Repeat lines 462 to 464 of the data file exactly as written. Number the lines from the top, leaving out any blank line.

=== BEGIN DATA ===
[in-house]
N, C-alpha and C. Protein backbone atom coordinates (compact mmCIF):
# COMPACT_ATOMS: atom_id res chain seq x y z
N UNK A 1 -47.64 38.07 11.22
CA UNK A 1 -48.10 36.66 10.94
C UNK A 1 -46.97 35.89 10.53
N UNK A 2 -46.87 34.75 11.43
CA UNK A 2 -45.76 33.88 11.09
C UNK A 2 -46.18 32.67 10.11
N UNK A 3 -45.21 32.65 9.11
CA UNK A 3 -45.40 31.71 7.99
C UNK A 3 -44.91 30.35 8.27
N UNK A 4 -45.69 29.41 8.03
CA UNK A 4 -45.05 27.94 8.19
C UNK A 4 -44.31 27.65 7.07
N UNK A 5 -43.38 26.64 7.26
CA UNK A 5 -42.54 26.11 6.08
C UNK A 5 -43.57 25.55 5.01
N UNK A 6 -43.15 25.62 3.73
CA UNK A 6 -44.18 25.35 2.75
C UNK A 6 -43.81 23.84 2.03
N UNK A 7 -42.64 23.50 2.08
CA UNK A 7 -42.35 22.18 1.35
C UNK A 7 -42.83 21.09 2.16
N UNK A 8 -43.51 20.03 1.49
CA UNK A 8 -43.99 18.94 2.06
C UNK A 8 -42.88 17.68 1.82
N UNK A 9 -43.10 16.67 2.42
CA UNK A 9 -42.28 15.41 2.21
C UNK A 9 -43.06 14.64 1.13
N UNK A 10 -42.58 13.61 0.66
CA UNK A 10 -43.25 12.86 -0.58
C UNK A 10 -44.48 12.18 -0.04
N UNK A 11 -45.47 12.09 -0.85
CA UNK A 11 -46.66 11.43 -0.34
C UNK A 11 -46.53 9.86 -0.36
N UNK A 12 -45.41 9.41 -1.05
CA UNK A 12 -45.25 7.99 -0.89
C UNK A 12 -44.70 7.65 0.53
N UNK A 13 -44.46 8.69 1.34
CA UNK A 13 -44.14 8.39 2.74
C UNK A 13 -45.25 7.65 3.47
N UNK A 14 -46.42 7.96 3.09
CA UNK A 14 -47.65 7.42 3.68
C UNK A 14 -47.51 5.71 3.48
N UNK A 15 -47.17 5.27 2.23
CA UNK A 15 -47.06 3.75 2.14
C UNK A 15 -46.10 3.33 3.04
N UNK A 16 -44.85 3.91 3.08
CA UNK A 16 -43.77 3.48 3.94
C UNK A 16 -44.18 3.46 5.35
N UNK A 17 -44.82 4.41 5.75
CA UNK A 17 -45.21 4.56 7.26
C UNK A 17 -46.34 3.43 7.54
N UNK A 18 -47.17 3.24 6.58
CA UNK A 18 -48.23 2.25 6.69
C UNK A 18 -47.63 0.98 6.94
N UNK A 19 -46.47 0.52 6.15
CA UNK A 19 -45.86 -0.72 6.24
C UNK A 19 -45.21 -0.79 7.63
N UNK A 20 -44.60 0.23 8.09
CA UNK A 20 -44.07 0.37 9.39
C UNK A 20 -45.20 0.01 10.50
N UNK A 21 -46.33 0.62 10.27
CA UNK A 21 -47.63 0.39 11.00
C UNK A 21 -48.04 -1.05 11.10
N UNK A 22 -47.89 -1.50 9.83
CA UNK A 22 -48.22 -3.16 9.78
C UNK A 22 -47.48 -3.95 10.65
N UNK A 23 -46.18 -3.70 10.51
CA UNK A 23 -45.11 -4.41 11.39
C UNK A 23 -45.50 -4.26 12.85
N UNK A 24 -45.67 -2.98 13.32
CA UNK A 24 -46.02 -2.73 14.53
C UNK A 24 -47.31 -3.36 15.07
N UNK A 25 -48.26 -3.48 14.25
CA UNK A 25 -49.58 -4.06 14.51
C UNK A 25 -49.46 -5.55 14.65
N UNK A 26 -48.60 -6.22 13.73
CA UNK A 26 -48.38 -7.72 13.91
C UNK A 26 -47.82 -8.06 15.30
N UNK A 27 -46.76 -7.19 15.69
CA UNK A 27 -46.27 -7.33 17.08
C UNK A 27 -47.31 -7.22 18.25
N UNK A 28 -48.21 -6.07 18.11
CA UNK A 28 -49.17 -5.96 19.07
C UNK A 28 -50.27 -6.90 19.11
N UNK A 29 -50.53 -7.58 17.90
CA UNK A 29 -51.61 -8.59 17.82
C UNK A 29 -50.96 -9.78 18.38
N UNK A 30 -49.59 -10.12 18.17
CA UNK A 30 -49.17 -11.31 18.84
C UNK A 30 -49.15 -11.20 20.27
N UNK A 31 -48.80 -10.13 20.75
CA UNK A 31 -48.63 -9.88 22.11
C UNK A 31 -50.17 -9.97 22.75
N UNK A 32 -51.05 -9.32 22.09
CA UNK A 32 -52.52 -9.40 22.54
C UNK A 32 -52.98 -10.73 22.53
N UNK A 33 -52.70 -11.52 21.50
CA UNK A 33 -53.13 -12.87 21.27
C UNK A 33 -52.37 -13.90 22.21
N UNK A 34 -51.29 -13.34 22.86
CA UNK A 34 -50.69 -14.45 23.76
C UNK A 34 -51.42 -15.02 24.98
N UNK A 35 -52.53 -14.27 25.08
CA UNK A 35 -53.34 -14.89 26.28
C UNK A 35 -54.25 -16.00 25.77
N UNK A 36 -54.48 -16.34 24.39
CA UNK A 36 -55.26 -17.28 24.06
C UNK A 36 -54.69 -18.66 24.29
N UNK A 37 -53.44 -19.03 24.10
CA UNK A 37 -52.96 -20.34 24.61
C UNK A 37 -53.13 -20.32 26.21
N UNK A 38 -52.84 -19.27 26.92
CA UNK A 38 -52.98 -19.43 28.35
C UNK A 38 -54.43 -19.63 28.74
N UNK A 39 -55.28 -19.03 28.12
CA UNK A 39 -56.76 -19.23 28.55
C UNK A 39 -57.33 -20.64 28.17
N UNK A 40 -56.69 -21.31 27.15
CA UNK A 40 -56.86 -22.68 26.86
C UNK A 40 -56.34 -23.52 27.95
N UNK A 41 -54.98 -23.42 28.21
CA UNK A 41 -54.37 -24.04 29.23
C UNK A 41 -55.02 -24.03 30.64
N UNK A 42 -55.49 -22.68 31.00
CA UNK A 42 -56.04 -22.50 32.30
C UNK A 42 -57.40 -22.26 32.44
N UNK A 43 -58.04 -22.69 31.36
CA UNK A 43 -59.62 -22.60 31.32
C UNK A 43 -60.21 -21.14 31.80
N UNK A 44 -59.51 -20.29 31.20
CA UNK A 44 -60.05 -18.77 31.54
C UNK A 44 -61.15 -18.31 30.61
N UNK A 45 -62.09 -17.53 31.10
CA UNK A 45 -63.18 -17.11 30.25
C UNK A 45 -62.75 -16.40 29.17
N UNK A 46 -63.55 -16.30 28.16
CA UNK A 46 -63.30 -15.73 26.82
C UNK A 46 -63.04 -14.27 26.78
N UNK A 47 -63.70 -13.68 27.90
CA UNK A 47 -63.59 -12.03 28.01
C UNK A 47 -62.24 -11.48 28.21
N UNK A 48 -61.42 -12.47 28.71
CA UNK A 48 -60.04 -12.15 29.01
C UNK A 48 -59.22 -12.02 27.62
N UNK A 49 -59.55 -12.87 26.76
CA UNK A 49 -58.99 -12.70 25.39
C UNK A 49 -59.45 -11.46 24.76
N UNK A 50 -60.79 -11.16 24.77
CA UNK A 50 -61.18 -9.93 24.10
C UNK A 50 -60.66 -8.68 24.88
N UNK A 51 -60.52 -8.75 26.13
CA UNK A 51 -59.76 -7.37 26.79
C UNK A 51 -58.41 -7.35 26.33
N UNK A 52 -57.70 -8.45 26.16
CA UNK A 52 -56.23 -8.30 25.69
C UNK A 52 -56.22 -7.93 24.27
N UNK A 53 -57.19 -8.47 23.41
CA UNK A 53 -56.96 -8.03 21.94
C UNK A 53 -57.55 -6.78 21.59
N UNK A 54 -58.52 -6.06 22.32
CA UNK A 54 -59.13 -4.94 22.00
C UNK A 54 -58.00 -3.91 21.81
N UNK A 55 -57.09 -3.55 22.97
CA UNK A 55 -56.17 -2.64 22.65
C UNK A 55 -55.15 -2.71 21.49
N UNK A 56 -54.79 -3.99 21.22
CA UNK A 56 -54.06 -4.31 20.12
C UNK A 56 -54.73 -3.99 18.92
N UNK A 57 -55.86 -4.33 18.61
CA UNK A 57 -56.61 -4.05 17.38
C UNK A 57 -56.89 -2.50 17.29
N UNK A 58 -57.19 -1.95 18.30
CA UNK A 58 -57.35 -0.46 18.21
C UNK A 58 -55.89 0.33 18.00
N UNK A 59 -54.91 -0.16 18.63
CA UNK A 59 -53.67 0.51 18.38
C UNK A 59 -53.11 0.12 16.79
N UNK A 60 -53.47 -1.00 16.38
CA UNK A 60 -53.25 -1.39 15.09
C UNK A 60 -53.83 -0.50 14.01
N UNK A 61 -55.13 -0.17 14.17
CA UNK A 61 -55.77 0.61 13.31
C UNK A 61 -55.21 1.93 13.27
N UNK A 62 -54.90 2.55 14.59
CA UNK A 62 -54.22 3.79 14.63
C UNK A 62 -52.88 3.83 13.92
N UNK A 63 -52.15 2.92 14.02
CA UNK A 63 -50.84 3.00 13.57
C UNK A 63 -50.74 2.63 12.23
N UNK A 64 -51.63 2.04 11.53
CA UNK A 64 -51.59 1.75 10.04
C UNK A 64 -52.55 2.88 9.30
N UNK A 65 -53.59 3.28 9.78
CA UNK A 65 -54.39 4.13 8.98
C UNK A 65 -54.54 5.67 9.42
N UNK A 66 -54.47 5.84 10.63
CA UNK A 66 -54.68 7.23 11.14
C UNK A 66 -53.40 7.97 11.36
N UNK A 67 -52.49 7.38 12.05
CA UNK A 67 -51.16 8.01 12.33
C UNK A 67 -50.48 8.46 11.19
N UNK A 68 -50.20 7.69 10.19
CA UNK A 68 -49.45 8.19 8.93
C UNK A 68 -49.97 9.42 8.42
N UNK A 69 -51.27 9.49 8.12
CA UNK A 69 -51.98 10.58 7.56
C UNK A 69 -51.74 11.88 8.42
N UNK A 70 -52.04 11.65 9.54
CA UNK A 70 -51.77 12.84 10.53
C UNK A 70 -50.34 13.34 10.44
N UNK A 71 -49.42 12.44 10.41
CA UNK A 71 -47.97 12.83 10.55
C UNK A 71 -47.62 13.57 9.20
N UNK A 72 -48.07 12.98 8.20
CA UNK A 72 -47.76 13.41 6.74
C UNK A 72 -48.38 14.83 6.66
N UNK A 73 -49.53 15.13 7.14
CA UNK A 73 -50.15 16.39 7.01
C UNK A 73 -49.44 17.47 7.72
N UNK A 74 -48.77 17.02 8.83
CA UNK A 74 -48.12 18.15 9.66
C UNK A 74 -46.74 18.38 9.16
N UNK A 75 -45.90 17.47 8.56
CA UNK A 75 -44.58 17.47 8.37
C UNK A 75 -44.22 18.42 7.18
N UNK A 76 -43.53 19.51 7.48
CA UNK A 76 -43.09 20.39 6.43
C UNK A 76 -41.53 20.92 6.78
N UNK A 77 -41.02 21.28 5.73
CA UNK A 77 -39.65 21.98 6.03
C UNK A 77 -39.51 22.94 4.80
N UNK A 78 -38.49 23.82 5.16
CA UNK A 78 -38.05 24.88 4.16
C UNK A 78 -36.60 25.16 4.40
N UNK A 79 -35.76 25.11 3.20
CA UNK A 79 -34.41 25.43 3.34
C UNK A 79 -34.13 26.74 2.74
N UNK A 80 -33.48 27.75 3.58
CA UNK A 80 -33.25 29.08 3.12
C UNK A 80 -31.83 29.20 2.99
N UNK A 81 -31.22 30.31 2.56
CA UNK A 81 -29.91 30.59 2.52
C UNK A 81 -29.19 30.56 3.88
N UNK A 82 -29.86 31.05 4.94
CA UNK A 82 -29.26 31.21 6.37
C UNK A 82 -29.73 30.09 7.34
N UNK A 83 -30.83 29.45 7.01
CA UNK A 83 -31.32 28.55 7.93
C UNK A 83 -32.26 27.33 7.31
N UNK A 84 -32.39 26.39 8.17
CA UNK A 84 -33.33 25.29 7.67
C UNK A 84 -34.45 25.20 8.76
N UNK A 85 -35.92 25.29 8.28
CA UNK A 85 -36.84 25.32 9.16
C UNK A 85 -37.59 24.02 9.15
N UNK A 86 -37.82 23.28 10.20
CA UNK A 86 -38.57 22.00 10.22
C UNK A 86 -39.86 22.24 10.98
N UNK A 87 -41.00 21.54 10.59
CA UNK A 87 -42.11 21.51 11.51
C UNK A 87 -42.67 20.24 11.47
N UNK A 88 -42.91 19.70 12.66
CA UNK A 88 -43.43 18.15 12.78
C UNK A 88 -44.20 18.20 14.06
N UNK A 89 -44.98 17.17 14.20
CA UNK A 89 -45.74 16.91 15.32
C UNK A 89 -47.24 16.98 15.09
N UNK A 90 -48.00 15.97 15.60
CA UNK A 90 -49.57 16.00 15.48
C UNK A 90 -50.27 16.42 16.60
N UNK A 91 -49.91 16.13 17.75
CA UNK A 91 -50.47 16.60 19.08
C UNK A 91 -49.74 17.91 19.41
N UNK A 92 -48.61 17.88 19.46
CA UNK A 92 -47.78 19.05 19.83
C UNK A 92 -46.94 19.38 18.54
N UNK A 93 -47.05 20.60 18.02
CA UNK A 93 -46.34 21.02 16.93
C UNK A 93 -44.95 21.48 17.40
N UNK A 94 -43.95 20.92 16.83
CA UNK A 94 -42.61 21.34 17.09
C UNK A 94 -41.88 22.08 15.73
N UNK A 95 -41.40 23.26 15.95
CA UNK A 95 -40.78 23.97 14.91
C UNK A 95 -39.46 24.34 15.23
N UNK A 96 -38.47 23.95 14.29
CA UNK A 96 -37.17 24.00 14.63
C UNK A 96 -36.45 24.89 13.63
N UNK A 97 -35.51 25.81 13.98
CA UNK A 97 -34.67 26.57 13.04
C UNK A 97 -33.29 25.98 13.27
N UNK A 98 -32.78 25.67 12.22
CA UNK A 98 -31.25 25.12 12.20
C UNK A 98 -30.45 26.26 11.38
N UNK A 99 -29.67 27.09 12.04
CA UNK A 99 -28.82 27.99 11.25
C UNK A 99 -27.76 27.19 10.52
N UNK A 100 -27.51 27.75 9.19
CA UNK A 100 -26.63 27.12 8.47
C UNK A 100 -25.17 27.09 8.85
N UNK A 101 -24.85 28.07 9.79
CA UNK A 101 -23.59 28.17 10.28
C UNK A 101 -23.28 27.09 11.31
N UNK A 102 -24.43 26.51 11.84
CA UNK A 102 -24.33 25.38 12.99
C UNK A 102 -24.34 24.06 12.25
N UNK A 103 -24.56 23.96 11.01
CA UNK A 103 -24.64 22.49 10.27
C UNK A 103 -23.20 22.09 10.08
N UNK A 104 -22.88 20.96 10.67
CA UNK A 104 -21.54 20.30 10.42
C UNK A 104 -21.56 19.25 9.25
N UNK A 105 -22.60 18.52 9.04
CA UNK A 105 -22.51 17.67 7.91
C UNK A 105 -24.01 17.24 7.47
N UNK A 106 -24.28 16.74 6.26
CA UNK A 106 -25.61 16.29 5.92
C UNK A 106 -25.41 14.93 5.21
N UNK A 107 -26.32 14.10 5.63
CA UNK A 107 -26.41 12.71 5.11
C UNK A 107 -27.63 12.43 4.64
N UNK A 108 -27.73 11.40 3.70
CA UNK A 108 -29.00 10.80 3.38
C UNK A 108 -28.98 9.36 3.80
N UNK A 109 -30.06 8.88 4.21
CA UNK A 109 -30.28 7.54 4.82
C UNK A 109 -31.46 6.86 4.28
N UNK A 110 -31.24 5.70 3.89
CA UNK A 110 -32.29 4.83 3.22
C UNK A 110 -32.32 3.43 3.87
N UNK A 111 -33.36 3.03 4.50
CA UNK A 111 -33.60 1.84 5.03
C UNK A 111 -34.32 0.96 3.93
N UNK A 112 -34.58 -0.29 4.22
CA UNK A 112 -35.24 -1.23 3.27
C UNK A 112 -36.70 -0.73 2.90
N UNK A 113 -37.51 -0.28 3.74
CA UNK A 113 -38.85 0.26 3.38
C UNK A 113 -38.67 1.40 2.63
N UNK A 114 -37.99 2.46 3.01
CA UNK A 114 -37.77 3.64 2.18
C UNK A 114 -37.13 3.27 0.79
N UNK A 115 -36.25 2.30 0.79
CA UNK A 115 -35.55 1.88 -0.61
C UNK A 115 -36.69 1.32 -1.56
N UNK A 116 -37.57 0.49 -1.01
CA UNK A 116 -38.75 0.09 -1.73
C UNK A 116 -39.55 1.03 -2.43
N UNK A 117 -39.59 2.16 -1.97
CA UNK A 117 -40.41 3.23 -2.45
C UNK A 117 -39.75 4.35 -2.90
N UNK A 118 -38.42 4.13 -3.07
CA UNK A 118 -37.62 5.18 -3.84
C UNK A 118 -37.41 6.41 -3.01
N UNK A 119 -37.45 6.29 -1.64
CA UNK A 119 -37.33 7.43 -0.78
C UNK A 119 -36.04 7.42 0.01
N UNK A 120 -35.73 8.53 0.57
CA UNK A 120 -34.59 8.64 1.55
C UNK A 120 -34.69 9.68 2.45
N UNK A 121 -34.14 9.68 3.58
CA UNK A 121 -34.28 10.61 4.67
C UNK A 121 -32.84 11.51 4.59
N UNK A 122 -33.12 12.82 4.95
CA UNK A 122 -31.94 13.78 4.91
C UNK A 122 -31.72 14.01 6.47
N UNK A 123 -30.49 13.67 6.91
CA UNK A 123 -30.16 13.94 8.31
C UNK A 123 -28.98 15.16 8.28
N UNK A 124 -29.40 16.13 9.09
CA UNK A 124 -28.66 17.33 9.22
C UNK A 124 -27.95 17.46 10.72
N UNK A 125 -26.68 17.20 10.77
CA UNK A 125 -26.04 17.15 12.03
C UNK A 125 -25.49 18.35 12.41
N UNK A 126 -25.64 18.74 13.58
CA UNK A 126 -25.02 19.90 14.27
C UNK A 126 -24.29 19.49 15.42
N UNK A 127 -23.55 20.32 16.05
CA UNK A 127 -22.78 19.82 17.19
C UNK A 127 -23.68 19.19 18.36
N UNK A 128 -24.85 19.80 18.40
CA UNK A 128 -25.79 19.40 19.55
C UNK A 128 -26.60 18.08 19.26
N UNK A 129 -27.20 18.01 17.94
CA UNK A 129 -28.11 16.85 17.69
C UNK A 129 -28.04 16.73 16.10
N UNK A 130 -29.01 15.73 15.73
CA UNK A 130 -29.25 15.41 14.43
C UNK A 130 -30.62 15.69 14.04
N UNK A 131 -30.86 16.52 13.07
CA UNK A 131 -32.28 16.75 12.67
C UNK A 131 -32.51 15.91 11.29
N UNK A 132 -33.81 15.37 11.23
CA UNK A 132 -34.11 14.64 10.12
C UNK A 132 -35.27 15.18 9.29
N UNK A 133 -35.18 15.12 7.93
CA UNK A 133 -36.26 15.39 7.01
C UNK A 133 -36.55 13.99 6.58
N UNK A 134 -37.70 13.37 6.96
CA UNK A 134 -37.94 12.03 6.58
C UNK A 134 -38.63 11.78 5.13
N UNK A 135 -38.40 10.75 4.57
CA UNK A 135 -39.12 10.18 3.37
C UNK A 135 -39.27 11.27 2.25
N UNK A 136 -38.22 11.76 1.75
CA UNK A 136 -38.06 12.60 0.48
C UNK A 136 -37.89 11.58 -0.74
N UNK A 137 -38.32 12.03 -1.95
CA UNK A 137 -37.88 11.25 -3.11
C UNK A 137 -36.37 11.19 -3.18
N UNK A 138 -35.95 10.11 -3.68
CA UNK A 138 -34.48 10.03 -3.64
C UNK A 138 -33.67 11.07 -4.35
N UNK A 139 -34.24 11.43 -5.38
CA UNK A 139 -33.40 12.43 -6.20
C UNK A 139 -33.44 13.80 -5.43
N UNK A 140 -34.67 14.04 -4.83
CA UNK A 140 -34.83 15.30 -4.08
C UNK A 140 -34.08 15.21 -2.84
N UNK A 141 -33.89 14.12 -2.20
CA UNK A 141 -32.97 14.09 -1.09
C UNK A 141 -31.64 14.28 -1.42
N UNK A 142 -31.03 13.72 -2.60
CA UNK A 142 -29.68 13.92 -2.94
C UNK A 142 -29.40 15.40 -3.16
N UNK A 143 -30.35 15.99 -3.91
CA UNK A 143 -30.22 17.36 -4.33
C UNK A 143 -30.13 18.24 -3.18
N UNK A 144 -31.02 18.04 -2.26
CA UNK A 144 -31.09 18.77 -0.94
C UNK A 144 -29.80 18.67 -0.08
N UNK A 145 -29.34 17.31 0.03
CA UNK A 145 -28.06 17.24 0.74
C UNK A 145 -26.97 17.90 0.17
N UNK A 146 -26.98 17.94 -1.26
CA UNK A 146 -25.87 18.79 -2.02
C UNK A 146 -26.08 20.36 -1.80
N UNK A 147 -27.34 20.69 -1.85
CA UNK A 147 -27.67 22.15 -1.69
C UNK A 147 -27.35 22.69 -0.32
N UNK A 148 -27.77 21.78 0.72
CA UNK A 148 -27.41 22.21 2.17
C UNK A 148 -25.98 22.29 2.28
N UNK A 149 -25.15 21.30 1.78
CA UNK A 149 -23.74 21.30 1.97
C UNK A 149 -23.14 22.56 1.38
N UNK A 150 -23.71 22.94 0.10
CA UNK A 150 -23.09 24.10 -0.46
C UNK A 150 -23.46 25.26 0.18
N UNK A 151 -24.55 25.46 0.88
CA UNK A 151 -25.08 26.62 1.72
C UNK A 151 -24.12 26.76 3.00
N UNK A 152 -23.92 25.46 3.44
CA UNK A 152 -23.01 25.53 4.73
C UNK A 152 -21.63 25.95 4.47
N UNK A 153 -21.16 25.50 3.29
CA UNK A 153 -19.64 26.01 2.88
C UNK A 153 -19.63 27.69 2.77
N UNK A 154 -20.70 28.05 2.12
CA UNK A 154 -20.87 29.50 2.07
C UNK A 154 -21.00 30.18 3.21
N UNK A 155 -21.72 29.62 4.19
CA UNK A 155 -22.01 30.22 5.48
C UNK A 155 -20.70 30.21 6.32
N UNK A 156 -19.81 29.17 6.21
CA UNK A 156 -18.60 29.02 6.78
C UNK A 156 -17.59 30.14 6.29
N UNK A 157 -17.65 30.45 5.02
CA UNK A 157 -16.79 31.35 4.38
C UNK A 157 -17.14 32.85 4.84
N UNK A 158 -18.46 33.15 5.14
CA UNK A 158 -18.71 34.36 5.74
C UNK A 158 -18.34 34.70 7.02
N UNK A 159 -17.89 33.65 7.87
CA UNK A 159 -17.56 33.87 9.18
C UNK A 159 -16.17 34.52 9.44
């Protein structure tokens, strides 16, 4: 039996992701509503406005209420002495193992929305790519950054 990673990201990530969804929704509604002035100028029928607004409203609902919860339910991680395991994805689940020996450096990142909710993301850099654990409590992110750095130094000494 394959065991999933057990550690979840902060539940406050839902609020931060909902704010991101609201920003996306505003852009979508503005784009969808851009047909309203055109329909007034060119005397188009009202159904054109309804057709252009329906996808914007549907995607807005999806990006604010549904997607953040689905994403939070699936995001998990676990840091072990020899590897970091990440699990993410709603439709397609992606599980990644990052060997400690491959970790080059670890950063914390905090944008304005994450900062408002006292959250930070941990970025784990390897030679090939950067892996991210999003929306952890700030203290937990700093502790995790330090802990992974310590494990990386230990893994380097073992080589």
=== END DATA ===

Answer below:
C UNK A 153 -19.63 27.69 2.77
N UNK A 154 -20.70 28.05 2.12
CA UNK A 154 -20.87 29.50 2.07